by Anne Carto, Engagement Manager, Adamantine Energy and Dahvi Wilson, VP of Public Affairs, Apex Clean Energy
Many of our readers here have deep experience in the oil and gas sector. You might have first-hand experience of the controversy that can surround oil and gas development. You may believe that other energy sources, especially renewables, get a free pass, benefiting from overwhelming public support and cultural popularity. What you may not realize is that renewable energy developers also face fervent opposition that is disrupting their progress. Some opponents are as passionate about fighting renewables as those fighting oil and gas development.
As renewable energy technology has improved, utility-scale renewable projects are being proposed in an increasing number of rural communities across the nation. Most renewable energy projects require a strong natural wind or solar resource and access to available transmission lines in order to be economically competitive, and they are most often sited on compatible agricultural or grazing land where housing densities are low. Although they promise to reduce the carbon and air pollution emissions of our electric generation sector, wind and solar projects are increasingly being denied permits by local governments.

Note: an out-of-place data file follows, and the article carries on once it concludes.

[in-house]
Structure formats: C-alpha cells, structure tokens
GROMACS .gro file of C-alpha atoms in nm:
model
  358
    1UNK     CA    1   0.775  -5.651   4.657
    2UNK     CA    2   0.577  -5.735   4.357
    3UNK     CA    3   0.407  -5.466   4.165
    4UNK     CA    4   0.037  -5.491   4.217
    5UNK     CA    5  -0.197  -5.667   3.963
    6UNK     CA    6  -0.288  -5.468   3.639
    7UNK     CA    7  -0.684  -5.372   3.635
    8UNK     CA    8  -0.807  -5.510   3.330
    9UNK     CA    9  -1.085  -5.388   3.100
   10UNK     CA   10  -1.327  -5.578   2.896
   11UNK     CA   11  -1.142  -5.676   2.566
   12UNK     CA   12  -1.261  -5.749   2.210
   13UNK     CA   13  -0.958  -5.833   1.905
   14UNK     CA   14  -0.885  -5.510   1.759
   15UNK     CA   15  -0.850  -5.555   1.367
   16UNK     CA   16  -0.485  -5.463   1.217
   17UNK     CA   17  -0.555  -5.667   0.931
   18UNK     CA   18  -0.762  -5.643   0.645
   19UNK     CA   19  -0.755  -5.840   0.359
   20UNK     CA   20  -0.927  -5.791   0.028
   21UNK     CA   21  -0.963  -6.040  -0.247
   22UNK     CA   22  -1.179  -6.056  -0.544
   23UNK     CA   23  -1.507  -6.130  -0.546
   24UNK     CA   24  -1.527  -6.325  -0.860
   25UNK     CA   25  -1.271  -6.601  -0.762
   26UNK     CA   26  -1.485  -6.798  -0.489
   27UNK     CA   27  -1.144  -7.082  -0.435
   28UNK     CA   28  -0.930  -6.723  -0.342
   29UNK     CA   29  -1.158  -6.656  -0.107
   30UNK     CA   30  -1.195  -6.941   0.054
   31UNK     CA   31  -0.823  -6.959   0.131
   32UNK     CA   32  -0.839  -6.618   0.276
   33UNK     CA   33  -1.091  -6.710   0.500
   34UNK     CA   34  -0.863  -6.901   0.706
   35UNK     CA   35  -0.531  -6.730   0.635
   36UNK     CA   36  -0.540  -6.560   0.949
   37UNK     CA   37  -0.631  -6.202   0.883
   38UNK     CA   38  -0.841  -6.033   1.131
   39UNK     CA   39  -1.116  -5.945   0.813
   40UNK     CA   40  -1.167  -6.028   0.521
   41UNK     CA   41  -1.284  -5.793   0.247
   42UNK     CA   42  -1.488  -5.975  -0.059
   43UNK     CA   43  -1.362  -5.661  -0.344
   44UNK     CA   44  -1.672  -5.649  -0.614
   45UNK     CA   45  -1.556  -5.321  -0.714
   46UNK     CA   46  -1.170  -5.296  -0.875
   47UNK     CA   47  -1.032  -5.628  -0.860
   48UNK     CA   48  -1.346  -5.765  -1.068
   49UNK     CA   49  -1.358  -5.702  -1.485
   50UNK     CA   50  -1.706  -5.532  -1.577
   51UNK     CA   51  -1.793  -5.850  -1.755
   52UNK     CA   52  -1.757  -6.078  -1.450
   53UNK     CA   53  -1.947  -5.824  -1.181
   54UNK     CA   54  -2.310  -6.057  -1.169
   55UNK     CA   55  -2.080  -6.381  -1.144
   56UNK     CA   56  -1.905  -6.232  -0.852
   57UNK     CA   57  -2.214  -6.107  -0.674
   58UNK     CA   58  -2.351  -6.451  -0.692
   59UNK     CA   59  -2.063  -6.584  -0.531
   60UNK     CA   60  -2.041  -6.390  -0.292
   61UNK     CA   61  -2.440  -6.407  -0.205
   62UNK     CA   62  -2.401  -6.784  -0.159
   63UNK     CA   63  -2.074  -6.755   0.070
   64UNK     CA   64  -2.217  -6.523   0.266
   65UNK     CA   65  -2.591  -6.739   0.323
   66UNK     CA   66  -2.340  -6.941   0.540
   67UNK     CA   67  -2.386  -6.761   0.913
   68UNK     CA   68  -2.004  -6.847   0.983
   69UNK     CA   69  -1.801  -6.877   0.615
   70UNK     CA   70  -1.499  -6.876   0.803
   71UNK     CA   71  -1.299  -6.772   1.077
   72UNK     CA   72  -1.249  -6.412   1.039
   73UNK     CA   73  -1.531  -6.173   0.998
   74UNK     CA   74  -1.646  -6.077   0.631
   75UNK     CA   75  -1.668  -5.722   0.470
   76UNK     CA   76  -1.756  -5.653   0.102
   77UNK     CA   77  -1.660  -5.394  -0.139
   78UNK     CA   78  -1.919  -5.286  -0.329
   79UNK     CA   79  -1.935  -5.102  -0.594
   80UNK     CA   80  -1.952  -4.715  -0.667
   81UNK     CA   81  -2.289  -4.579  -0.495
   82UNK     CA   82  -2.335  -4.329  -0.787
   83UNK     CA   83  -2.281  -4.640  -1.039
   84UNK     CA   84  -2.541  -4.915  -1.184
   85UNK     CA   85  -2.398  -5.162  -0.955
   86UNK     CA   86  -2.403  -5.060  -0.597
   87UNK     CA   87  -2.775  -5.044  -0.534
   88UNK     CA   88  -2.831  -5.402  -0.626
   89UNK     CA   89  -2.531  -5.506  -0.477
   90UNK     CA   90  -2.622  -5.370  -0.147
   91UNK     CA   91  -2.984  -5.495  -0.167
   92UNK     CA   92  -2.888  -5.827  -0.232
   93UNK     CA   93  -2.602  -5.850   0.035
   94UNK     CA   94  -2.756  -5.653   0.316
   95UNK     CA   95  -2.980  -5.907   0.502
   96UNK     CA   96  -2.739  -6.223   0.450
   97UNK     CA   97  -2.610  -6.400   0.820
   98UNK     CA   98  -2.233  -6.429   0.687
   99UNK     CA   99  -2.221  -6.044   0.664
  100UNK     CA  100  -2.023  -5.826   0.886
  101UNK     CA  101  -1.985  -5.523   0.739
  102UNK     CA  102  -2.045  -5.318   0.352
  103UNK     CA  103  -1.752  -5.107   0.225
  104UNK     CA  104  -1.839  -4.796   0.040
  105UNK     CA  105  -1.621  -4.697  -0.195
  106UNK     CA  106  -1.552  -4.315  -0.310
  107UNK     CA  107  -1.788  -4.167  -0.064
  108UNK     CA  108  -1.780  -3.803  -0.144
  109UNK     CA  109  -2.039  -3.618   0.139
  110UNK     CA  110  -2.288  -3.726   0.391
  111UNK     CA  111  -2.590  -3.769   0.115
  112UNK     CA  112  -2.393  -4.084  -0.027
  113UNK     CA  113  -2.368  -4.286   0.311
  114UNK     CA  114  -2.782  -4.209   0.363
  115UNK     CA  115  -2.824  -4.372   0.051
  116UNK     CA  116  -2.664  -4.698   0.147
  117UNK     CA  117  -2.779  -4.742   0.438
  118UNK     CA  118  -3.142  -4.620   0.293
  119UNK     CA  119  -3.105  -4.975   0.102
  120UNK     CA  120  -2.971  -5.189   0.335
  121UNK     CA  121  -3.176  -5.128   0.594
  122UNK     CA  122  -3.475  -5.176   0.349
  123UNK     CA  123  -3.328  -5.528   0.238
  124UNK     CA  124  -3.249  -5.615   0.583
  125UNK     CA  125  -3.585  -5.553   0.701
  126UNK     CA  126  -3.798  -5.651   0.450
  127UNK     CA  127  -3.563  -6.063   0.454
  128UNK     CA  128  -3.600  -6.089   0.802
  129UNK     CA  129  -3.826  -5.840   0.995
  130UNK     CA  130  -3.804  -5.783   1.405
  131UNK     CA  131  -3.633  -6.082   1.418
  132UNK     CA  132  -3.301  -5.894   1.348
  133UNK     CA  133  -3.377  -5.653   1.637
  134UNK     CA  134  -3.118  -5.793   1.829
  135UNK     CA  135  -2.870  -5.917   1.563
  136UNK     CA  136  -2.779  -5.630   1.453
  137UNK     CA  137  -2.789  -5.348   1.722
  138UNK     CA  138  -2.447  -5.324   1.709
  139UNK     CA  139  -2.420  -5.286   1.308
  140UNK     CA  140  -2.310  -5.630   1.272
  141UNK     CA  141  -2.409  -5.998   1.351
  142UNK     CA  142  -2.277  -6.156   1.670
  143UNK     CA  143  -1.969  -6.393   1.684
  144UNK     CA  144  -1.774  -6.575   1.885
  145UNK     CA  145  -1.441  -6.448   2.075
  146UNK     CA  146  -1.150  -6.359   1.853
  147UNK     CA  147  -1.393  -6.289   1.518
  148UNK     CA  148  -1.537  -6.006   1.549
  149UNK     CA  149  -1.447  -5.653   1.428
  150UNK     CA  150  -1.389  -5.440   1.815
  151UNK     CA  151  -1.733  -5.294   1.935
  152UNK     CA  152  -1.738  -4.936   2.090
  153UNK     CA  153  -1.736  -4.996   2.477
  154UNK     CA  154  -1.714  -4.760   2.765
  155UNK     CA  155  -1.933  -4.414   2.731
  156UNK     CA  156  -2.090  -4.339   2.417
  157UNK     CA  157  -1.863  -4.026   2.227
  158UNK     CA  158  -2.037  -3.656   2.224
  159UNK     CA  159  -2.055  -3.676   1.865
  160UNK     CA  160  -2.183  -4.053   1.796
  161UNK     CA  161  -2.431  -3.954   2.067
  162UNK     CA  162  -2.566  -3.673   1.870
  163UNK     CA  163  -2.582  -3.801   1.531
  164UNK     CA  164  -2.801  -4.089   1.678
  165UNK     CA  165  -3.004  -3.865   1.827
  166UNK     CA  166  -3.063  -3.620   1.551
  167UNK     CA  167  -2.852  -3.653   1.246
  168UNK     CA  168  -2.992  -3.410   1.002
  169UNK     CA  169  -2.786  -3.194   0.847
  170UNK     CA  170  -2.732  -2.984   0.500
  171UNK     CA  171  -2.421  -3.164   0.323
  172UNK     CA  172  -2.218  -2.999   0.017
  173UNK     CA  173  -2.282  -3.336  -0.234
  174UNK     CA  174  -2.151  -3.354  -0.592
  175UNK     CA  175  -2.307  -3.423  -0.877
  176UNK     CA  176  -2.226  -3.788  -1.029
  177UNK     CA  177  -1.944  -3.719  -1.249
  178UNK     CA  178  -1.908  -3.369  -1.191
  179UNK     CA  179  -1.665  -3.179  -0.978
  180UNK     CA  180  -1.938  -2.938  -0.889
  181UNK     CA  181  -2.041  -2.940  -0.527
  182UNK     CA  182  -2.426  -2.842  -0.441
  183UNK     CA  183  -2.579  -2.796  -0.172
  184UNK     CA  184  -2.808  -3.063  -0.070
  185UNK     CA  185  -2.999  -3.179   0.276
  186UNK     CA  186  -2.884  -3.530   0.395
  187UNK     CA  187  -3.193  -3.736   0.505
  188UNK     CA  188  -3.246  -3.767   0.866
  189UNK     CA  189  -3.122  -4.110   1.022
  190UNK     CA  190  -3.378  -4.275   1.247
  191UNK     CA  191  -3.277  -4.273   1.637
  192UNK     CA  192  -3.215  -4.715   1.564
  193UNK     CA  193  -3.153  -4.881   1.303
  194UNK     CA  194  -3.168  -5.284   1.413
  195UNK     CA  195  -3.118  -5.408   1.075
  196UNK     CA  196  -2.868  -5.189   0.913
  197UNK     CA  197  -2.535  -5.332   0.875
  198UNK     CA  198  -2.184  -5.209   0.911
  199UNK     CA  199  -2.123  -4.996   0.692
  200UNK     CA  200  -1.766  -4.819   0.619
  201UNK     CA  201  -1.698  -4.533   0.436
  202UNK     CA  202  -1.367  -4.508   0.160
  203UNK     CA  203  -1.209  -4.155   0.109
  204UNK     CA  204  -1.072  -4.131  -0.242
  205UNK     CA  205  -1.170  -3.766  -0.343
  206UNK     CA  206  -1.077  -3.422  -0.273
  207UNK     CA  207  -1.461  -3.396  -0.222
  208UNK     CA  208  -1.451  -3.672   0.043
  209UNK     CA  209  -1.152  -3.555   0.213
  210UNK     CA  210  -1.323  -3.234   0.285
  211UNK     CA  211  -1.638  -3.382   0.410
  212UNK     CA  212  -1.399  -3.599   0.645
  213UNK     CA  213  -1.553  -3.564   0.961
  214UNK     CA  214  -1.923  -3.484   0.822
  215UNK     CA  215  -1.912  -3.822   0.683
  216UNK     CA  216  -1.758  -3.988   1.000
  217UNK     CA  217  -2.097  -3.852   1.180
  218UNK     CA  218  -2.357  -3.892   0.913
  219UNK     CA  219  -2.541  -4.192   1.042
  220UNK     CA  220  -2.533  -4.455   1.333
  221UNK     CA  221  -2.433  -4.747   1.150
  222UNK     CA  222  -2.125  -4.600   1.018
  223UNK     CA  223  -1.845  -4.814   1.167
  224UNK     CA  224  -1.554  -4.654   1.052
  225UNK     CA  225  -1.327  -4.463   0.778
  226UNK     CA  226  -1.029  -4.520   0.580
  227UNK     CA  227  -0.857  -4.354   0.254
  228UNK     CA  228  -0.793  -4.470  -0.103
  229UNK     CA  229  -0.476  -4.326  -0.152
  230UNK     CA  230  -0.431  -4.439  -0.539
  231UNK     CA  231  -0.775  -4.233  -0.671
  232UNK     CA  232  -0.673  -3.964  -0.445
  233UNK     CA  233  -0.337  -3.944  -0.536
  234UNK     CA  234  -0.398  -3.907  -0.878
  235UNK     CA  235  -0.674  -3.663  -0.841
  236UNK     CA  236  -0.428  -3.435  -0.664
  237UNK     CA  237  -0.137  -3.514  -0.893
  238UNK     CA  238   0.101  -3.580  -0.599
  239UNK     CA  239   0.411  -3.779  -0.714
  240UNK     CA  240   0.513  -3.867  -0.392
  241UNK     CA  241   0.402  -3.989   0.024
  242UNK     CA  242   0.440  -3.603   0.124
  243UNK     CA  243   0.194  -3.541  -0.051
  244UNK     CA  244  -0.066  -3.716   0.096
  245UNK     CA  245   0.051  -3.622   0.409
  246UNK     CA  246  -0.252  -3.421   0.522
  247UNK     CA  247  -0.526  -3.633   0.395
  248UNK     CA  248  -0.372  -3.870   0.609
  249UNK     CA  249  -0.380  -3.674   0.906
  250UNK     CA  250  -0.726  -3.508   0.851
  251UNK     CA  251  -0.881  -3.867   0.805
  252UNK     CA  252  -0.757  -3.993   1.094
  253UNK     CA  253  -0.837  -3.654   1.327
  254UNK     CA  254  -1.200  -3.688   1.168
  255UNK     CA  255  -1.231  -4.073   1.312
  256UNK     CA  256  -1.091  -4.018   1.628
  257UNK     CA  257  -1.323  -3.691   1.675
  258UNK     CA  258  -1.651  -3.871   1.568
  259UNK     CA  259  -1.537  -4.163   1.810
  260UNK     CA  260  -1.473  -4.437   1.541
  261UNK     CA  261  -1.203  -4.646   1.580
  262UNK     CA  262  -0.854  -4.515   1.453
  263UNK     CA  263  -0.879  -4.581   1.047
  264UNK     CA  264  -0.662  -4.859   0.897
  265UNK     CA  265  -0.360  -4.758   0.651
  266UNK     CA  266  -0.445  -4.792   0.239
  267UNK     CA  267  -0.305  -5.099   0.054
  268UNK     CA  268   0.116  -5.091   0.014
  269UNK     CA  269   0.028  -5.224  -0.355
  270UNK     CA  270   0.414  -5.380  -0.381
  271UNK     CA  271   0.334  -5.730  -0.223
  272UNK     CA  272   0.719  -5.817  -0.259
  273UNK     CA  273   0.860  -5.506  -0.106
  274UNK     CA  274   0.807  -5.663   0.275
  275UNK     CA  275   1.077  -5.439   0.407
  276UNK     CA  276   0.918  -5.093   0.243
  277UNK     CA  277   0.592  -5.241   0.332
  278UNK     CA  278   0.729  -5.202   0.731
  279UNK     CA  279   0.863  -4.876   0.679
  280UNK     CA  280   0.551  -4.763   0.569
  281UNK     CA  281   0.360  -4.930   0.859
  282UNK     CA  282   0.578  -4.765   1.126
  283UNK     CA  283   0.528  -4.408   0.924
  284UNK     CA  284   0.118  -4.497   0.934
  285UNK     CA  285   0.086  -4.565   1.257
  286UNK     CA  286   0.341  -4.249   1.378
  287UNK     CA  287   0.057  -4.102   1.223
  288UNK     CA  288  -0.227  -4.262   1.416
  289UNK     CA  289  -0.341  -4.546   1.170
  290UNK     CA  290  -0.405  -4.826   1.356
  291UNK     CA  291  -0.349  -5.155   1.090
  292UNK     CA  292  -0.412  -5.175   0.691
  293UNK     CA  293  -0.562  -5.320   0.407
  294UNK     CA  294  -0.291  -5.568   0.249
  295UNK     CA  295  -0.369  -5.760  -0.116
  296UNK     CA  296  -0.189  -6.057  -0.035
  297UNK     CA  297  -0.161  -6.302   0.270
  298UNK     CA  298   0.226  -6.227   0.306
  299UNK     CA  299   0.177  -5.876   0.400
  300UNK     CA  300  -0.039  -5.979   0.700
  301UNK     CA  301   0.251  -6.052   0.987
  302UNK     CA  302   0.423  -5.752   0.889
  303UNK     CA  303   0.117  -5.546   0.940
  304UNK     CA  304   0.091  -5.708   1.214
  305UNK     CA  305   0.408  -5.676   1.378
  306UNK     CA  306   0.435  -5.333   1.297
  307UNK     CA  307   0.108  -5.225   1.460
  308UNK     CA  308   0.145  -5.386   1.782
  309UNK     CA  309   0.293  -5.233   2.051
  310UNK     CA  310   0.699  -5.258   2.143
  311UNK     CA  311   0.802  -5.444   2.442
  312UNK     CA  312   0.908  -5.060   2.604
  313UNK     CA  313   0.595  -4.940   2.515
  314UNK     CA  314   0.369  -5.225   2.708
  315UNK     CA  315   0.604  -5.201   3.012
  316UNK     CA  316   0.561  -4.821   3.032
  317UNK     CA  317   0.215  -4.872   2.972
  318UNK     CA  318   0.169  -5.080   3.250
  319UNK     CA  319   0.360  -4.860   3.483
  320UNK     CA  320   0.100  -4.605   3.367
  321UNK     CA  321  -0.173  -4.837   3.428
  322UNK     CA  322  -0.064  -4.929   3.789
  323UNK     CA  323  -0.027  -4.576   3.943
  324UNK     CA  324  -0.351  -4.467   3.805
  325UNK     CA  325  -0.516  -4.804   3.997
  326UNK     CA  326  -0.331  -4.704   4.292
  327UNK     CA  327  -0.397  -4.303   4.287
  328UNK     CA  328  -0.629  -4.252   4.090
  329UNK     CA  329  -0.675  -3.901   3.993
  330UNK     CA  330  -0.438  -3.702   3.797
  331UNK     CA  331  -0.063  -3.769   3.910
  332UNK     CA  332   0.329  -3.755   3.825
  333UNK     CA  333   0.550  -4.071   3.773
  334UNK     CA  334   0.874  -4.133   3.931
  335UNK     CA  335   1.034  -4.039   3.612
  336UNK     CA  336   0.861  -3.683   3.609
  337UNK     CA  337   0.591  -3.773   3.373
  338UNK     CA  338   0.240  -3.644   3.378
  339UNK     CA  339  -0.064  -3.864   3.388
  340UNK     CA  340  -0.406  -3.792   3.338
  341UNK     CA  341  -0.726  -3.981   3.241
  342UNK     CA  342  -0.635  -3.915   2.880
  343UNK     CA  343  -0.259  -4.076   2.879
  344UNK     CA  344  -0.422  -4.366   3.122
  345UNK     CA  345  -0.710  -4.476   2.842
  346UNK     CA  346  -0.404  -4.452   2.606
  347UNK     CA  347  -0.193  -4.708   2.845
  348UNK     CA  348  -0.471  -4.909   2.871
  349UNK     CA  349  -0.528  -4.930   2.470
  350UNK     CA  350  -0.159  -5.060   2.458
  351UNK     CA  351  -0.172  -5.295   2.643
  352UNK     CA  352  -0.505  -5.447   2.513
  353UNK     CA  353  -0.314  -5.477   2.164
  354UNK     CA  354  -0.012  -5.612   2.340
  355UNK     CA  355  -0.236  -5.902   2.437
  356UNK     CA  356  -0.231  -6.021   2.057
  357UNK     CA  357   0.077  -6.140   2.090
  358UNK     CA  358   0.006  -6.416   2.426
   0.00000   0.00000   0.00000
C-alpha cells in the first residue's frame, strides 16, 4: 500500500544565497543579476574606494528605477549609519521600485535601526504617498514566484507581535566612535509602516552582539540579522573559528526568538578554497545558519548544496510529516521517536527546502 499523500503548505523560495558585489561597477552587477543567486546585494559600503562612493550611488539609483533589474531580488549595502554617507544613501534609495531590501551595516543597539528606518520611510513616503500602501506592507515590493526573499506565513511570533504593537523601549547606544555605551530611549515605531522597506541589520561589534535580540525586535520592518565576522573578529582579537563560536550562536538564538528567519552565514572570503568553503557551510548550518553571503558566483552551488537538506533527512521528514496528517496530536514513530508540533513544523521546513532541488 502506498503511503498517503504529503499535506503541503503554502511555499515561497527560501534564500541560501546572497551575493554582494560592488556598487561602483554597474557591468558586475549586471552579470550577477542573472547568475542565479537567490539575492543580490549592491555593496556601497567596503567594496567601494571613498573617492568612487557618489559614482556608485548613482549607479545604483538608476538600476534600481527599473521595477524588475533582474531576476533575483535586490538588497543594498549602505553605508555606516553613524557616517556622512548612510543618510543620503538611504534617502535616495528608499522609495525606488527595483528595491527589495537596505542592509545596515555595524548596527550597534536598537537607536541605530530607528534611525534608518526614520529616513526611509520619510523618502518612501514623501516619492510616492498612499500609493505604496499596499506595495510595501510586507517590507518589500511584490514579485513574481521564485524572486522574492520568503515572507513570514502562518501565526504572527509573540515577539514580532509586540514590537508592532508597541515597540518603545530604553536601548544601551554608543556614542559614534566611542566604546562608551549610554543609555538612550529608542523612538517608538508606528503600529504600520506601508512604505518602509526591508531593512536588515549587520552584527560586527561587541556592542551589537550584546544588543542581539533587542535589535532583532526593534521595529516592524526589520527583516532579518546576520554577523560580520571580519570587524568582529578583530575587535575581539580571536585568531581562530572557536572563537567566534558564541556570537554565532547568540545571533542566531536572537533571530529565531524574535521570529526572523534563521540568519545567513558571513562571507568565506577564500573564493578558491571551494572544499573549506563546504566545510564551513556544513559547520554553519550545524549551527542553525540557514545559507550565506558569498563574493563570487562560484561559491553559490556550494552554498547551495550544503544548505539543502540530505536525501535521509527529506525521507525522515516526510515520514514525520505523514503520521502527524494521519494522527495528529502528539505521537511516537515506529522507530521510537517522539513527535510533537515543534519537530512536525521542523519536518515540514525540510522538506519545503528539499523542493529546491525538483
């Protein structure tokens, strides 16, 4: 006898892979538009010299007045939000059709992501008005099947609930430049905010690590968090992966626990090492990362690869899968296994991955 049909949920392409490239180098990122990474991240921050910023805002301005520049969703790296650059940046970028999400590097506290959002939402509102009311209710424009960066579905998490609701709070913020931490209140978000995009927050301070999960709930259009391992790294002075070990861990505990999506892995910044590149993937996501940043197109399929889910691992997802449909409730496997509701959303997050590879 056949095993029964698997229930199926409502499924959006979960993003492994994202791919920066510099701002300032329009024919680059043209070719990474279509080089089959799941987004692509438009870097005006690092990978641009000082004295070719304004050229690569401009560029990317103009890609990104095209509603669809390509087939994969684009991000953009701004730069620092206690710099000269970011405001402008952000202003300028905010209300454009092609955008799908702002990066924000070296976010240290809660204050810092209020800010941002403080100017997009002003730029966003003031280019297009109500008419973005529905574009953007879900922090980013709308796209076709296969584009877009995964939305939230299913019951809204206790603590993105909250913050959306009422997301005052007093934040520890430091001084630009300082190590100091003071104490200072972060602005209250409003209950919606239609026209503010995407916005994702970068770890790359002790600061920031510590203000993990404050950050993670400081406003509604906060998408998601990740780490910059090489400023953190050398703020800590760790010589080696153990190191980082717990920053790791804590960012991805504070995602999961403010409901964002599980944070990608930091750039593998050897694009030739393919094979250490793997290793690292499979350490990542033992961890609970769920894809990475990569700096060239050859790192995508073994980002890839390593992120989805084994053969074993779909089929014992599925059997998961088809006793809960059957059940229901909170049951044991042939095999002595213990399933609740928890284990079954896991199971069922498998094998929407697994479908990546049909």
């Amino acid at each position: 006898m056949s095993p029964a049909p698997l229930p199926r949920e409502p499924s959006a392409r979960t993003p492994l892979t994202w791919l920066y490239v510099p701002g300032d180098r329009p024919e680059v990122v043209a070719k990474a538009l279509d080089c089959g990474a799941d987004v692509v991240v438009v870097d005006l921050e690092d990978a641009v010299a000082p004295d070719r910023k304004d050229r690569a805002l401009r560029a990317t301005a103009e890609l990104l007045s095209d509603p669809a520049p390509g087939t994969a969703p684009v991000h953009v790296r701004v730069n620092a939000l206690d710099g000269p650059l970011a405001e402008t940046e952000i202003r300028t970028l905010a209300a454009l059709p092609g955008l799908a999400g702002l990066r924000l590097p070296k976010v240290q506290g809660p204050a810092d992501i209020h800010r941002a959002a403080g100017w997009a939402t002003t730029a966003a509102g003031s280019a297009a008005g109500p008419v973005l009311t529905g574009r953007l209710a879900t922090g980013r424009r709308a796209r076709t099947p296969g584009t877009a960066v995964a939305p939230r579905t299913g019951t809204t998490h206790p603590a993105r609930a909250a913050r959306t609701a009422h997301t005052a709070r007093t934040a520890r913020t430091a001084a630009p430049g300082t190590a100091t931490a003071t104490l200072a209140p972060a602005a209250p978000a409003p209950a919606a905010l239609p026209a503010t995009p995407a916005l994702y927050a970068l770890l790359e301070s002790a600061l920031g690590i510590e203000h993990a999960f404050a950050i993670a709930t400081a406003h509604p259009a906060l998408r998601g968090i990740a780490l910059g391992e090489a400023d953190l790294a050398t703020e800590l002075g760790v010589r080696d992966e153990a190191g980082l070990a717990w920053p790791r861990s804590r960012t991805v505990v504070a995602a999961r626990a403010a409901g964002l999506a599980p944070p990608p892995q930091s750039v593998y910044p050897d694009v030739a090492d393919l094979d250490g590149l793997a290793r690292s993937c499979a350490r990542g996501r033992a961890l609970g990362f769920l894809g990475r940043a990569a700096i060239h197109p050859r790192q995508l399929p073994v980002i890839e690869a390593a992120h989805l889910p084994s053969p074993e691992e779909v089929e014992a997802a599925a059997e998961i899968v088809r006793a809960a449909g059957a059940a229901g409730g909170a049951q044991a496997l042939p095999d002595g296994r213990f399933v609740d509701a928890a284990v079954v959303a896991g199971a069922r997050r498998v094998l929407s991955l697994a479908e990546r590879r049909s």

As this kind of pushback accelerates, it is becoming increasingly clear that oil and gas developers and those working on renewable energy could learn some lessons from each other. In many regions of the country, solar and wind facilities require local approvals for permitting, a condition that is more commonly affecting oil and gas as well as local governments are attaining more control over oil and gas permitting.
Under this kind of permitting regime, both oil and gas and renewables must be able to effectively work with local stakeholders to minimize local opposition and increase local support. In both cases, efforts to oppose a project’s development are generally being driven by nearby landowners and impacted citizens, and sometimes by landowners funded and supported by larger, non-local organizations. Whether they are fighting renewables or oil and gas, project opponents are motivated by their desires to protect their rural views and lifestyle, their property values and community growth potential, their concerns over environmental and wildlife impacts, and worries over the health and safety of nearby citizens. Though often sincerely held, these fears are frequently unsupported by evidence, and it is common for them to be promulgated to support the pre-existing conclusions of core opponents.